Differences between fixed and adjustable loans
A fixed-rate loan features a fixed payment amount for the entire duration of the mortgage. The property taxes and homeowners insurance will go up over time, but generally, payment amounts on these types of loans don't increase much.
Your first few years of payments on a fixed-rate loan go mostly to pay interest. As you pay on the loan, more of your payment goes toward principal.
You might choose a fixed-rate loan in order to lock in a low interest rate. Borrowers select these types of loans when interest rates are low and they wish to lock in this lower rate. For homeowners who have an ARM now, refinancing with a fixed-rate loan can offer more stability in monthly payments. If you have an Adjustable Rate Mortgage (ARM) now, we'll be glad to help you lock in a fixed-rate at the best rate currently available. Call Ward Kilduff Mortgage at (860) 658-7100 to learn more.
There are many different kinds of Adjustable Rate Mortgages. Generally, interest rates on ARMs are based on a federal index. Some examples of outside indexes are: the 6-month Certificate of Deposit (CD) rate, the 1 year rate on Treasure Securities, the Federal Home Loan Bank's 11th District Cost of Funds Index (COFI), or others.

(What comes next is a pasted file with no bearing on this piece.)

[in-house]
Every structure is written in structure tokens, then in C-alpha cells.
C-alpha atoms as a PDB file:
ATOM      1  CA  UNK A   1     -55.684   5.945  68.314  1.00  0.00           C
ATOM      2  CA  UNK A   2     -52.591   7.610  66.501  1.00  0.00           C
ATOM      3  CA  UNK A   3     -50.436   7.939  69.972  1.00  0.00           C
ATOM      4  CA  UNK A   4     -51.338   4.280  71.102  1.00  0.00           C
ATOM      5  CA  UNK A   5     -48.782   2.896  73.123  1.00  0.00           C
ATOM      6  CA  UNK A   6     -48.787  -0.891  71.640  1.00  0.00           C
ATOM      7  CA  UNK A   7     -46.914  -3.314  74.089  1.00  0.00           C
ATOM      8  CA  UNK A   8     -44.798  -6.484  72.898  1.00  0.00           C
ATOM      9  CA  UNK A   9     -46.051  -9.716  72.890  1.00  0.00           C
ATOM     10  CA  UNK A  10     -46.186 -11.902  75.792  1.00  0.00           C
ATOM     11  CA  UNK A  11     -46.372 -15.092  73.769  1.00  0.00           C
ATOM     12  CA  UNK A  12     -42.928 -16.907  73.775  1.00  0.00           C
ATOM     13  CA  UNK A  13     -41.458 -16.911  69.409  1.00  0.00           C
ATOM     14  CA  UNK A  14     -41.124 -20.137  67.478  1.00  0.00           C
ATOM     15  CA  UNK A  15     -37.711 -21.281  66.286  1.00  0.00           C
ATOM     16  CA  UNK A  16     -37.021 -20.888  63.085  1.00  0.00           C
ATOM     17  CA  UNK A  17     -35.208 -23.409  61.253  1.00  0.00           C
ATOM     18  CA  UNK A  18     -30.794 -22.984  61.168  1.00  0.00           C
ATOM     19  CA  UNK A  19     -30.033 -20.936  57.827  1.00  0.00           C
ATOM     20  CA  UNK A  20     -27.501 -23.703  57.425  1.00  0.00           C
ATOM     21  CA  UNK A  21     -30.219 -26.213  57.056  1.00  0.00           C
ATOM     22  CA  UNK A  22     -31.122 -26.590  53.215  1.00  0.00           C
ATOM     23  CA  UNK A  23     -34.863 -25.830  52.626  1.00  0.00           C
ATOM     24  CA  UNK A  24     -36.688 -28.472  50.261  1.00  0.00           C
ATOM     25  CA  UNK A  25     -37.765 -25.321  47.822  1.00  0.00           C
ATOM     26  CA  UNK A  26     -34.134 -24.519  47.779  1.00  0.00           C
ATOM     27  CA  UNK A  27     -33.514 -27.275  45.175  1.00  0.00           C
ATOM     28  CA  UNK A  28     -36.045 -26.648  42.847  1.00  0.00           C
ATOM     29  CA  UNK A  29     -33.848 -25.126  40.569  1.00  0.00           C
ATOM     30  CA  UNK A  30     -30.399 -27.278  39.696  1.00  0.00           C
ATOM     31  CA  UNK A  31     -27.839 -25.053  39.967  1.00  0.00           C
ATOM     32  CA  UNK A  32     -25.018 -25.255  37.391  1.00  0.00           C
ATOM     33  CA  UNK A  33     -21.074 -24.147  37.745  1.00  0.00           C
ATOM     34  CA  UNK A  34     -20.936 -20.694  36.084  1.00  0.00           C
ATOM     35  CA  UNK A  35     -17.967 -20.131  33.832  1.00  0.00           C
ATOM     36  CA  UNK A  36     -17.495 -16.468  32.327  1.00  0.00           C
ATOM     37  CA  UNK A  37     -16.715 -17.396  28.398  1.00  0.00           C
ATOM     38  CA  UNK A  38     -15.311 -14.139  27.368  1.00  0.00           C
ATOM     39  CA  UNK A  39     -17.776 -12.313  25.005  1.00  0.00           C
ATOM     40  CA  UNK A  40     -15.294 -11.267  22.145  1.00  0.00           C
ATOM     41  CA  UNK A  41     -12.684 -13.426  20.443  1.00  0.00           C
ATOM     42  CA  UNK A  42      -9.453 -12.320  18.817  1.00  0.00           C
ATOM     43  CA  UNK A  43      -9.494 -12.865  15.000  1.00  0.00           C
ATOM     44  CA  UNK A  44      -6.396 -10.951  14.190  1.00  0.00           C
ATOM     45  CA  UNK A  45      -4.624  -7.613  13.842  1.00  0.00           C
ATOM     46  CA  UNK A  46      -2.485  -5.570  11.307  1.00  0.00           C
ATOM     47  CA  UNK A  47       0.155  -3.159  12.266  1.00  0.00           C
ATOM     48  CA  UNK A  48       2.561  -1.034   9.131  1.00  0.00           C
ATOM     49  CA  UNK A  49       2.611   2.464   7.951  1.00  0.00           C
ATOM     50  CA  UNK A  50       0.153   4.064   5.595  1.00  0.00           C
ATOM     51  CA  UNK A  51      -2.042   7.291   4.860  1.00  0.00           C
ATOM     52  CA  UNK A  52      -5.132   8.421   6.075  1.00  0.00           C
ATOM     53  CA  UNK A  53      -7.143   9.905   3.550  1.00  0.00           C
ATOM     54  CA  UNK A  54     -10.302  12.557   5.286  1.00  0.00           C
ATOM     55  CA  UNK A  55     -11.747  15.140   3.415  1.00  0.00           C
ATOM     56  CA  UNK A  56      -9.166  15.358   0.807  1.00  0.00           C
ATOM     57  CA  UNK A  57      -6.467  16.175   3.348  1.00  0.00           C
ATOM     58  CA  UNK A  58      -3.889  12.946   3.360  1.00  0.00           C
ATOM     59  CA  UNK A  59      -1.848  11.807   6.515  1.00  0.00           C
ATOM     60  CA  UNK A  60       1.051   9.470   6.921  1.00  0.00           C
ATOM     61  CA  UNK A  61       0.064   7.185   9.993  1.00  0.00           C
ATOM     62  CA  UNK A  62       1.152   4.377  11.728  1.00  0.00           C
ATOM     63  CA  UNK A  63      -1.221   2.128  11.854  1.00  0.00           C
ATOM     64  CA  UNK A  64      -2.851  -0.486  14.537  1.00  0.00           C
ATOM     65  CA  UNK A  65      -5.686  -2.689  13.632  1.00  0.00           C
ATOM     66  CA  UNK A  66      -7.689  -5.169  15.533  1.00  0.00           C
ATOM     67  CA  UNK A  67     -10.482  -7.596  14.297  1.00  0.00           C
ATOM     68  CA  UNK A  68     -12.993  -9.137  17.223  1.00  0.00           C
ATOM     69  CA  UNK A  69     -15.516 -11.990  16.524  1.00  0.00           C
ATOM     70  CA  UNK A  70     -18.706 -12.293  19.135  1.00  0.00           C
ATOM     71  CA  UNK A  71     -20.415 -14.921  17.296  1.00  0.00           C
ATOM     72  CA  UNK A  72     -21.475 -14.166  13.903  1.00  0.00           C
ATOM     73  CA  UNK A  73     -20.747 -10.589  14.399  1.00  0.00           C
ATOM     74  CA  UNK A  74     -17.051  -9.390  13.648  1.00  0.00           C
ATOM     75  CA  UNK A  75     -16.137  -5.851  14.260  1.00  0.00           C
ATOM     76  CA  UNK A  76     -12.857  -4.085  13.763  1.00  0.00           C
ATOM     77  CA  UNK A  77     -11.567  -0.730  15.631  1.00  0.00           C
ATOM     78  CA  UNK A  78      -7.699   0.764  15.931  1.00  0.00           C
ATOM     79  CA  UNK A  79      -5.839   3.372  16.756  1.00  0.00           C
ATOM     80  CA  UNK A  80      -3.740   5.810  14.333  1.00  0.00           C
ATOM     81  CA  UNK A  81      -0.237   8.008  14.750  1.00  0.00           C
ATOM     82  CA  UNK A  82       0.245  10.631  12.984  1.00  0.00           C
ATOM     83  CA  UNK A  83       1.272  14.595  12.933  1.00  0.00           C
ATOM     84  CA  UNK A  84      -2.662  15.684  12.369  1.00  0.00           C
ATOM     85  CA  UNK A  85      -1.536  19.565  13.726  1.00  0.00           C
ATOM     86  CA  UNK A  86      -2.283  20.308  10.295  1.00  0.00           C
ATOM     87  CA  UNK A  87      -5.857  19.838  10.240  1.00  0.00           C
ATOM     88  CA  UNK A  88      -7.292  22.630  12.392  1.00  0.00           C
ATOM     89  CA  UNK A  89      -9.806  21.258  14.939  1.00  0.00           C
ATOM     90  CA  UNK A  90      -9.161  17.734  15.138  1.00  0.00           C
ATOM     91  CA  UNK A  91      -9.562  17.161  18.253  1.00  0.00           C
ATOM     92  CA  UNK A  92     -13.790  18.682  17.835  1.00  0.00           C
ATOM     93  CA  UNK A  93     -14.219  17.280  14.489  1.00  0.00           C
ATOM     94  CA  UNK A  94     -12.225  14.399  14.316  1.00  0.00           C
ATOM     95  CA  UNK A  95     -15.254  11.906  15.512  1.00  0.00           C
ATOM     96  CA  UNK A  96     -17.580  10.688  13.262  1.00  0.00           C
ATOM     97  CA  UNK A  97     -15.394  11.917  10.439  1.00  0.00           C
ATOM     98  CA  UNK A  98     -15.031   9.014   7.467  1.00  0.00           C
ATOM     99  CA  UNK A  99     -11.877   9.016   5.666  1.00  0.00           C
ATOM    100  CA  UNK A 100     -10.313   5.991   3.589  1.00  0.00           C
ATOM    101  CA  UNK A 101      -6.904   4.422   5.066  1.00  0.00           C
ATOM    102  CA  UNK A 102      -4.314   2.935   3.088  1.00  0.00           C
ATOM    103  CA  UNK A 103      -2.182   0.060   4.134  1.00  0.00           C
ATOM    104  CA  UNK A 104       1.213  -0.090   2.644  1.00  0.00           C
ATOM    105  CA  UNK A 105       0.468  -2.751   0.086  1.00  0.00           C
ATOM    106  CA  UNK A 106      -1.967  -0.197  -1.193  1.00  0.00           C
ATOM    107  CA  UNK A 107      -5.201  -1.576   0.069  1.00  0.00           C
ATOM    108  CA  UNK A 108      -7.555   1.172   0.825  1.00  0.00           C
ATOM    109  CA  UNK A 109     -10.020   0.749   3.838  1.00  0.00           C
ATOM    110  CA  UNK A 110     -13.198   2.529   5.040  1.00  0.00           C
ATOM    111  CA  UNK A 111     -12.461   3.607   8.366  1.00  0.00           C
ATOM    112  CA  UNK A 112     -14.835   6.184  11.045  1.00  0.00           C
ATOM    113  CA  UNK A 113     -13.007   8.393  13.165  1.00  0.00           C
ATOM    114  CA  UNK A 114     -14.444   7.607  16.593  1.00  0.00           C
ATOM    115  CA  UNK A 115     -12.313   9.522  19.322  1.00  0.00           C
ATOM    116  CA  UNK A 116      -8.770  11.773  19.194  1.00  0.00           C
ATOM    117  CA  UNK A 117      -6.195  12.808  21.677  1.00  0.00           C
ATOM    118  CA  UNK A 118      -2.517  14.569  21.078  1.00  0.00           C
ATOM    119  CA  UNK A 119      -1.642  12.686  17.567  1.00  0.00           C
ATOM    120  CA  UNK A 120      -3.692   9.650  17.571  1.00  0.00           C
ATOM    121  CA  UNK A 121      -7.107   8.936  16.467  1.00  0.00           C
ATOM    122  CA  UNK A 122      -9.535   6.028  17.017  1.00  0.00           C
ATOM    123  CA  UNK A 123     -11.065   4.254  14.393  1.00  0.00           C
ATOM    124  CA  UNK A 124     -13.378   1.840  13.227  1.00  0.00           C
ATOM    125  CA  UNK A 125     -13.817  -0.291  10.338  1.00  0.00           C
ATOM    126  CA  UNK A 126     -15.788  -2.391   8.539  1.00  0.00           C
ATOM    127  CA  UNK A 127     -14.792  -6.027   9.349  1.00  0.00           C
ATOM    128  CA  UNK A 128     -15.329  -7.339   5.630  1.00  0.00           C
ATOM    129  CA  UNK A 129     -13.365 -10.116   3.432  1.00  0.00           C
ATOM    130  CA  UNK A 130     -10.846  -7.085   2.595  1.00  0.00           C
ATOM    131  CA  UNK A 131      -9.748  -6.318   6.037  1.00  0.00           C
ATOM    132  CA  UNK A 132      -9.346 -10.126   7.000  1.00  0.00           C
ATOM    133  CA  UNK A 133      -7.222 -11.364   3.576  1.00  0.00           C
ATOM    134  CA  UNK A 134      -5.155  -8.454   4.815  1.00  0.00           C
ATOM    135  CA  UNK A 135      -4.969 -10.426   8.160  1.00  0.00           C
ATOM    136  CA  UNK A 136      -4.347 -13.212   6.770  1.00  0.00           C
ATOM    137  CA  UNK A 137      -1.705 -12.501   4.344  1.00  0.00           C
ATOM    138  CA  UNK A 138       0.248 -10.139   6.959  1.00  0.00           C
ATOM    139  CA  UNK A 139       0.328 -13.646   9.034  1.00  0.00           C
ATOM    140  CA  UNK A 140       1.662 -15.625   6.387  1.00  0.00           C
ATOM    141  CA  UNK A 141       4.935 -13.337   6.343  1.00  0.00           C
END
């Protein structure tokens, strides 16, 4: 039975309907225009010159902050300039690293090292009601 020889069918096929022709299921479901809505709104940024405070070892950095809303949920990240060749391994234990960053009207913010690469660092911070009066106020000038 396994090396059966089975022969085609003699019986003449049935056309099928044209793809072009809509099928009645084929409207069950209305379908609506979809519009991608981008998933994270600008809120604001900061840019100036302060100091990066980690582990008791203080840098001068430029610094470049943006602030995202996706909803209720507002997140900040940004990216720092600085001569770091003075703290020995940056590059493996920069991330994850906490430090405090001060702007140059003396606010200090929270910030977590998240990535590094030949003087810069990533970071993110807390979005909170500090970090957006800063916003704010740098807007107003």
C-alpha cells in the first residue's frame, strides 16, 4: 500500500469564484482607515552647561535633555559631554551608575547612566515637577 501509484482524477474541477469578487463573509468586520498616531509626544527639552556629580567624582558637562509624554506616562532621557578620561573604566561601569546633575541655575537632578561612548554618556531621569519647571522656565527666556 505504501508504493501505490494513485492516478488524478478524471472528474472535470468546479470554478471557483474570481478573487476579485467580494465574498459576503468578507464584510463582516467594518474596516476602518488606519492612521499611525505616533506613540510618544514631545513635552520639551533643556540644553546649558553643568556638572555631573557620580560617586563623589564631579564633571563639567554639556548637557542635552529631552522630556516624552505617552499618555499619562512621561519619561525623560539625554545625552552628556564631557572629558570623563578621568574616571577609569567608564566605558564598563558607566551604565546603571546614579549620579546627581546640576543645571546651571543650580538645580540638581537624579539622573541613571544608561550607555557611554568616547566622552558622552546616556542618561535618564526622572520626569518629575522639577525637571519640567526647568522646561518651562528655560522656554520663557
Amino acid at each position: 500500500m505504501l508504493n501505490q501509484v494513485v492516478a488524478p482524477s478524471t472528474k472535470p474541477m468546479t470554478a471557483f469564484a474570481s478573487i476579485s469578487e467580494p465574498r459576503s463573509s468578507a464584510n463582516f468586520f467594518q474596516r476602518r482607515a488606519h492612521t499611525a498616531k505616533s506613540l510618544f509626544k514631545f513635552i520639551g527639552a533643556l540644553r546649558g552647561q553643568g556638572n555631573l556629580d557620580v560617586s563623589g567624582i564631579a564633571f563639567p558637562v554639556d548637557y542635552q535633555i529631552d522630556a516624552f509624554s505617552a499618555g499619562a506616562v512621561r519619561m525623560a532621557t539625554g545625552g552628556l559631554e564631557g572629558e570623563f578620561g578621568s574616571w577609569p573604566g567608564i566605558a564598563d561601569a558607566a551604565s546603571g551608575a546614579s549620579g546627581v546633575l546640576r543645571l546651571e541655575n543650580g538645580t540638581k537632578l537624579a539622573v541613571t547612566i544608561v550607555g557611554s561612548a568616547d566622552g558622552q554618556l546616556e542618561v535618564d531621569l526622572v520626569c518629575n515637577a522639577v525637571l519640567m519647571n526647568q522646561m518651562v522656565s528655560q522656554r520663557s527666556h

Most ARM programs feature a cap that protects you from sudden increases in monthly payments. Your ARM may feature a cap on how much your interest rate can go up in one period. For example: no more than a couple percent a year, even if the underlying index goes up by more than two percent. Sometimes an ARM has a "payment cap" which ensures your payment won't increase beyond a fixed amount over the course of a given year. Almost all ARMs also cap your interest rate over the life of the loan.
ARMs usually start out at a very low rate that may increase as the loan ages. You may hear people talking about "3/1 ARMs" or "5/1 ARMs". In these loans, the introductory rate is set for three or five years. After this period it adjusts every year. These loans are fixed for a number of years (3 or 5), then adjust after the initial period. Loans like this are best for borrowers who anticipate moving within three or five years. These types of adjustable rate programs benefit people who will move before the initial lock expires.
Most borrowers who choose ARMs choose them when they want to get lower introductory rates and don't plan on staying in the house longer than this introductory low-rate period. ARMs are risky when property values go down and borrowers cannot sell or refinance their loan.
Have questions about mortgage loans? Call us at (860) 658-7100. It's our job to answer these questions and many others, so we're happy to help!
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